Case q 1 5. Case q 1 5.

Fixed 2.3 0 2.3 Fixed (EZ) 3.3 2.8 3.2


Persistence in relative prices can also be driven by large heterogeneity in speeds of price adjustment. This point is extensively explored in Carvalho and Nechio (2011). To see this, take two sectors 1 and 2, with two regions E and W. Say that the real exchange rates are among E and W are driven by AR(1) processes as follows.

, ,

q q u

q q u

 

 

 

1 1 1 1

2 2 2 1

Then the overall real exchange rate is defined as:

q q

q 1 2


Carvalho and Nechio (2011) show that the aggregate real exchange rate will be an ARMA(2,1) process, as follows


q   q  qu   u

     1 2

2 1 1 2 2 2 1

Then, persistence in the real exchange rate will be driven by the largest root (most persistent sector) of the underlying sectoral real exchange rates. Again however, this will not depend on the nominal exchange rate. Persistence within countries could be just as great as that across countries.

2.4 Consumption risk-sharing

An interesting finding of the paper is that consumption risk-sharing does not seem to be linked to the nominal exchange rate. For the most part, risk-sharing seems to be similar across countries within fixed exchange rate systems as across flexible exchange rate systems, even when one explicitly accounts for the role of real exchange rate movements in risk-sharing (ie the Backus-Smith condition). This is a surprising finding, and seems to be at variance with the results of Hadzi-Vaskov (2008), Hess and Shin (2008), and Devereux and Hnatkovska (2013). It is not clear to me what is driving the difference in results. It will be interesting to explore further the different specifications.

3. Conclusions

This paper has set out a series of interesting results on the properties of real exchange rates under fixed exchange rate regimes. One the one hand, it suggests an agenda for exploring and testing models of real exchange rates without being “contaminated” by nominal exchange rates. On the other hand, it underscores the importance of nominal exchange rates in any theoretical approach to understanding real exchange rate anomalies. In this respect it seems to accord well with an idea often associated with the BIS. That is, that monetary economies are very different from standard theoretical general equilibrium models.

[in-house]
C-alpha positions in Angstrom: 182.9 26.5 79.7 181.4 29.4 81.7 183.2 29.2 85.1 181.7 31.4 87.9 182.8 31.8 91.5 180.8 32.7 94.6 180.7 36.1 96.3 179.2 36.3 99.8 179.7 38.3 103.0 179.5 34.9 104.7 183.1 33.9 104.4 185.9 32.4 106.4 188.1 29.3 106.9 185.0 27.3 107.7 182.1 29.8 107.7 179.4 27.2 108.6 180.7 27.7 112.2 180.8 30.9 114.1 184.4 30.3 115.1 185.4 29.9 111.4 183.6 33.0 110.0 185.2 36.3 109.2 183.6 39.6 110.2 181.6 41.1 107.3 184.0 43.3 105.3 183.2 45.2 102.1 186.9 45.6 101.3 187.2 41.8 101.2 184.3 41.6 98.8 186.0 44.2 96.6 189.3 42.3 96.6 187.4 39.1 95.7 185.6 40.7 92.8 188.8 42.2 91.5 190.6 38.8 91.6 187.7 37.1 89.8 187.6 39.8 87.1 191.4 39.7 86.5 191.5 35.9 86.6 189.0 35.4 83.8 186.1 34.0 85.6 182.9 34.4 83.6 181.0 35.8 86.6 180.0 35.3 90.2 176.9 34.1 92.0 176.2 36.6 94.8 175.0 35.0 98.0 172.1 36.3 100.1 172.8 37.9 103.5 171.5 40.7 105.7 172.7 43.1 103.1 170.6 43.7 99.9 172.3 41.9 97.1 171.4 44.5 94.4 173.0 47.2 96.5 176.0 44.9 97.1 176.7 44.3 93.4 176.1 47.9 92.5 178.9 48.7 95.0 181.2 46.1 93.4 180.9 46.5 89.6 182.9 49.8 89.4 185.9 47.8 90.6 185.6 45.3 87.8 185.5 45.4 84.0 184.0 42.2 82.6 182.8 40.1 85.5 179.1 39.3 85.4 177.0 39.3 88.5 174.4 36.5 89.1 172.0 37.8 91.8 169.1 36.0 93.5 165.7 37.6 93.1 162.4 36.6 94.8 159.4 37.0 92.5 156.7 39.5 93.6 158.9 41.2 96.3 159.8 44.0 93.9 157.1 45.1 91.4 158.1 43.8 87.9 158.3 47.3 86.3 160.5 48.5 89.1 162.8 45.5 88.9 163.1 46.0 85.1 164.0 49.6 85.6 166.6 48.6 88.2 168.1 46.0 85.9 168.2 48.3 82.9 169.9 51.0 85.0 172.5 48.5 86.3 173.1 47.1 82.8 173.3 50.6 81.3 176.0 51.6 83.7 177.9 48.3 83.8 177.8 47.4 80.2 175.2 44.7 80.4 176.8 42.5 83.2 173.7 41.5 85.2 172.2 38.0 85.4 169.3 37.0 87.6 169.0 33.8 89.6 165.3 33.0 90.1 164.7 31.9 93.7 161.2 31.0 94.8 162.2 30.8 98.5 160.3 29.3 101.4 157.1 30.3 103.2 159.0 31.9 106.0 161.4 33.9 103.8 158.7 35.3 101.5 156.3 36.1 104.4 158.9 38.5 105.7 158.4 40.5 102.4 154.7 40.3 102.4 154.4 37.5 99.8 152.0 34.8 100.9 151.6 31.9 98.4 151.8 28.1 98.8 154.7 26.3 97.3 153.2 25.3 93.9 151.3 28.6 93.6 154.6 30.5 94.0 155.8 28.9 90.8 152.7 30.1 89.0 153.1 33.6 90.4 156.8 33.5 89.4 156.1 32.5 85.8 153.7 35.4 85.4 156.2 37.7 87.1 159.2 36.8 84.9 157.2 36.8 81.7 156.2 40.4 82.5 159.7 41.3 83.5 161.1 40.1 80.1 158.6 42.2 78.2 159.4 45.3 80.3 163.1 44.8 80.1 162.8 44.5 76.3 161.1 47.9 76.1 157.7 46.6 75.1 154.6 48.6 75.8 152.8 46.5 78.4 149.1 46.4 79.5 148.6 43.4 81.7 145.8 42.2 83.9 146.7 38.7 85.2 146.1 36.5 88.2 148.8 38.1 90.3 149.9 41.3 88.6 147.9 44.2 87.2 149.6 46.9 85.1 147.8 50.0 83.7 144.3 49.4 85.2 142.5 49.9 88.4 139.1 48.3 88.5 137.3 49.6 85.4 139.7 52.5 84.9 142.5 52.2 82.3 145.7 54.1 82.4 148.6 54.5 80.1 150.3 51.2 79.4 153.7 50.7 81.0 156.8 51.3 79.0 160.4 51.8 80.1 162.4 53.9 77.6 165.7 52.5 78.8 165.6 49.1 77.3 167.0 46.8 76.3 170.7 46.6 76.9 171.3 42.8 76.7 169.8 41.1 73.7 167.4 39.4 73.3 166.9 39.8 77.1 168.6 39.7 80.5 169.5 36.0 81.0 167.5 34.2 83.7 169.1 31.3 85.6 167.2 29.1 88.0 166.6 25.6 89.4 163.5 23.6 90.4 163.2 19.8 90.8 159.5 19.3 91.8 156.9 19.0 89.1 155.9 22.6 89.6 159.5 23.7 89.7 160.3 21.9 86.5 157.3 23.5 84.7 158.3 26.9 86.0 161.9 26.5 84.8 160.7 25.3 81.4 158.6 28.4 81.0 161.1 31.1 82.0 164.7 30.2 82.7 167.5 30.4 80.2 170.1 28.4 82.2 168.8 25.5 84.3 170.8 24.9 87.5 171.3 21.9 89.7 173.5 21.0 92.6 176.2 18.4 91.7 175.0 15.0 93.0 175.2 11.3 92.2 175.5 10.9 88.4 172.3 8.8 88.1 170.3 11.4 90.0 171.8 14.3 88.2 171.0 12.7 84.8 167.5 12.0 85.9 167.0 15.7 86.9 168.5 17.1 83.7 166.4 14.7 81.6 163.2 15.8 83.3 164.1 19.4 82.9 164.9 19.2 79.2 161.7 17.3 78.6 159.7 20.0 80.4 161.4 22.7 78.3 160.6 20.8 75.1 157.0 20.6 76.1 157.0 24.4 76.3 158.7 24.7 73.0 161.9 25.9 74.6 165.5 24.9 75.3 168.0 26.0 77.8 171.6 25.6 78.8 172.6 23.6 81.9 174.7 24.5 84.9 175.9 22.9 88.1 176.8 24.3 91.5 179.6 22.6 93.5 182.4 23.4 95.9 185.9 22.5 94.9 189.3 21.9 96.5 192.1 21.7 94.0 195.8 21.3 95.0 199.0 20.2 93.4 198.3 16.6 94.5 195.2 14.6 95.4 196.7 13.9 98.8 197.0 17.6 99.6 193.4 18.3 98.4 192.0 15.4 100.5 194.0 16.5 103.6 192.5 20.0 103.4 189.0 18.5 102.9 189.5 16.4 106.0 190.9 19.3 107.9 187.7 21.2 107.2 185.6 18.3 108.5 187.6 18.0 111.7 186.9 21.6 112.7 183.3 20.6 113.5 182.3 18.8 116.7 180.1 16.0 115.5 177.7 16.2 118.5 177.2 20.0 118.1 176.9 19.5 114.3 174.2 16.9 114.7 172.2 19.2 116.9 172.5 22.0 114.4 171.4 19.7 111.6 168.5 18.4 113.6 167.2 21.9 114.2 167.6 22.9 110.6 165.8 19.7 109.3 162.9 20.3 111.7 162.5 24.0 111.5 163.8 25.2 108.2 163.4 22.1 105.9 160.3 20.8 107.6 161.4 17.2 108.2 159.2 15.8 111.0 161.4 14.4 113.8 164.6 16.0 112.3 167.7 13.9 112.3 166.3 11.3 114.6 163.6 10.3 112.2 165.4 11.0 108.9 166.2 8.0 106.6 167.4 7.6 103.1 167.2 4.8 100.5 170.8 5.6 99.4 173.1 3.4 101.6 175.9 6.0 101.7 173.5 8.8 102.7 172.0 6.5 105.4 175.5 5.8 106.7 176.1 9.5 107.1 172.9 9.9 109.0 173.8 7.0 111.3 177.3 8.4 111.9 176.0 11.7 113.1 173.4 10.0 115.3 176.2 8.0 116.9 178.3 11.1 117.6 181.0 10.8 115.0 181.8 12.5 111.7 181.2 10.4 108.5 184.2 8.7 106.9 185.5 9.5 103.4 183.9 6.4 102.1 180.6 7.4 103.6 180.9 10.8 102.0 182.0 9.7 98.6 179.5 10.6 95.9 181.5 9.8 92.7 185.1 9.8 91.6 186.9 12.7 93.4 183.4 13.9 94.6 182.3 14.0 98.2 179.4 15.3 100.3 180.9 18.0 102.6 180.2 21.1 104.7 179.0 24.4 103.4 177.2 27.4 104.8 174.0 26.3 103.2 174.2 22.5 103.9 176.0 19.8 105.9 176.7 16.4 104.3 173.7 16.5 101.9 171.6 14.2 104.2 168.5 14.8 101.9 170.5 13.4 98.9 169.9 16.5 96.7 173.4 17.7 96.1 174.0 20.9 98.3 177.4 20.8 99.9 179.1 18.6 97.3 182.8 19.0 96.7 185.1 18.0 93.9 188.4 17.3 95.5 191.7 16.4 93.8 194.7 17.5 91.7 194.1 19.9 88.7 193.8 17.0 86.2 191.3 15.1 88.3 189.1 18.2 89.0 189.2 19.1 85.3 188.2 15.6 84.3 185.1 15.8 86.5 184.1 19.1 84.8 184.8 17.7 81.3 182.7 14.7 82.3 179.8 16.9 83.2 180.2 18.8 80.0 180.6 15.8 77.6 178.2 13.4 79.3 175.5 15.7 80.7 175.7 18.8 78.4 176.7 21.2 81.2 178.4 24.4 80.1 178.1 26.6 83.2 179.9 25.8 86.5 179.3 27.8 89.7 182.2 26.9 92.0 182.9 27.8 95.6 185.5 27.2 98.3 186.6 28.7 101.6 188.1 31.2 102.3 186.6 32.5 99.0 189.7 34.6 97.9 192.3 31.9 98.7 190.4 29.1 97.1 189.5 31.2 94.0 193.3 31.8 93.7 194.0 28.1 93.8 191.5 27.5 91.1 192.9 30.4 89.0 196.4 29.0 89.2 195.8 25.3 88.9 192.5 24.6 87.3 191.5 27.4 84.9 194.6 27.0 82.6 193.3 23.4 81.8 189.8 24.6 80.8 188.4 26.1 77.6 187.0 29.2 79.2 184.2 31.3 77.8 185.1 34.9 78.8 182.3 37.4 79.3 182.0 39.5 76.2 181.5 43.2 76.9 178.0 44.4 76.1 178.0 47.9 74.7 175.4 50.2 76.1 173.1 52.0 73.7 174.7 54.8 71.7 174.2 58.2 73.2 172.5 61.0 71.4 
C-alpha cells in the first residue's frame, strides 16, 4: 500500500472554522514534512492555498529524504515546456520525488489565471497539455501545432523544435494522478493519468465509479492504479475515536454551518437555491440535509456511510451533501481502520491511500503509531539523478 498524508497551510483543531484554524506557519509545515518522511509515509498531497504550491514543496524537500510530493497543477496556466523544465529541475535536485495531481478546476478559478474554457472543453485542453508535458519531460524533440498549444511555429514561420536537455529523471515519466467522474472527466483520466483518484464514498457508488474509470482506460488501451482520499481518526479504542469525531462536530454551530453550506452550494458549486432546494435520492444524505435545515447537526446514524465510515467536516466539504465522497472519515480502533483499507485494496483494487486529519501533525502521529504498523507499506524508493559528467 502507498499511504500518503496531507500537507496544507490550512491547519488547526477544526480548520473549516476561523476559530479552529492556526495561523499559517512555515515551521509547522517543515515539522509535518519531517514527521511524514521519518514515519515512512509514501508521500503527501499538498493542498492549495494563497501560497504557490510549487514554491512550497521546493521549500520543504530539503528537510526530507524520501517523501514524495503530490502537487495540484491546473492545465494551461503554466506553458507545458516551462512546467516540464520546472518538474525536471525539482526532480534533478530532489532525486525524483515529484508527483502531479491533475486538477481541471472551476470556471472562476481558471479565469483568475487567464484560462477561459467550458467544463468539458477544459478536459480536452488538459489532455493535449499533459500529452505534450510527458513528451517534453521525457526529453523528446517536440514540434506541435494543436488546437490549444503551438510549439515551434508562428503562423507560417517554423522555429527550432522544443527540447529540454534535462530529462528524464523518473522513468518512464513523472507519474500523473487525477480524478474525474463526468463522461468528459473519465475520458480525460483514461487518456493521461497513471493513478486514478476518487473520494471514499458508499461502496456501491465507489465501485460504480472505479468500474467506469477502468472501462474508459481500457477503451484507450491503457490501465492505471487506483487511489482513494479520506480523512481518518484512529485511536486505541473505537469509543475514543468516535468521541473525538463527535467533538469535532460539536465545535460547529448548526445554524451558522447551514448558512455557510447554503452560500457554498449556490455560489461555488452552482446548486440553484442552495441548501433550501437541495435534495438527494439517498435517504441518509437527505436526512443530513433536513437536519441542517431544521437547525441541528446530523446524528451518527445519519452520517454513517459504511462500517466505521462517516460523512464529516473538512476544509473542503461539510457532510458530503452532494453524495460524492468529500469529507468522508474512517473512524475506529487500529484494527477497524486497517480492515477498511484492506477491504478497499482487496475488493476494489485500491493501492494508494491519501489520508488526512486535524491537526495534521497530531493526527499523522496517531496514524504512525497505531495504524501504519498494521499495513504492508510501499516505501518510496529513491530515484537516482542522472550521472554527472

Atkeson, A and A Burstein (2008): “Trade costs, pricing-to-market, and international relative prices”, American Economic Review, vol 98, no 5, pp 1998–2031.


Berka, M and M Devereux (2013): “Trends in European real exchange rates”, Economic

Policy, vol 28, pp 195–242.

Berka, M, M Devereux and C Engel (2012): “Real exchange rate adjustment in and out of the euro area?”, American Economic Review: Papers and Proceedings, vol 102, pp 179–85.

——— (2016): “Real exchange rates and sectoral productivity in the euro area?”, Working Paper, University of Wisconsin.

Carlos, C and F Nechio (2011): “Aggregation and the PPP puzzle in a sticky-price model”, American Economic Review, vol 101, pp 2391–424.

Devereux, M and V Hnatkovska (2014): “Borders and nominal exchange rates in risk sharing”, Working Paper, Department of Economics, University of British Columbia. Dornbusch, R (1987): “Exchange rates and prices”, American Economic Review” vol 77, pp 93–106.

Engel, C (1999): “Accounting for US real exchange rate changes”, Journal of Political

Economy, vol 130, no 3, pp 507–38.

Engel, C and J Rogers (1996): “How wide is the border?”, American Economic Review, vol 86, pp 1112–25.

Hadzi-Vaskov, M (2008): “Does the nominal exchange rate explain the Backus-Smith puzzle? Evidence from the euro area?”, Utrecht School of Economics, Tjalling C Koopmans Research Institute, Discussion Paper Series, no 07-32.

Hess, G and K Shin (2010): “Understanding the Backus-Smith puzzle: It’s the (nominal) exchange rate, stupid?”, Journal of International Money and Finance, vol 29, pp 169– 180.

Itskhoki, O and D Mukhin (2016): “Exchange rate disconnect in general equilibrium”, Working Paper, Princeton University.

Jeanne, O and A Rose (2002 “Noise trading and exchange rate regimes”, Quarterly

Journal of Economics, vol 117, pp 537–69.

Flood, R and A Andrew (1995): ”Fixing exchange rates: a virtual quest for fundamentals”, Journal of Monetary Economics, vol 35, pp 3–37.

Mussa, M (1986): Nominal exchange rate regimes and the behavior of real exchange rates: Evidence and implications”, Carnegie-Rochester Conference Series on Public Policy, vol 25, pp 117–214.


Figure 1 Figure 2
Table 1 Data Table 2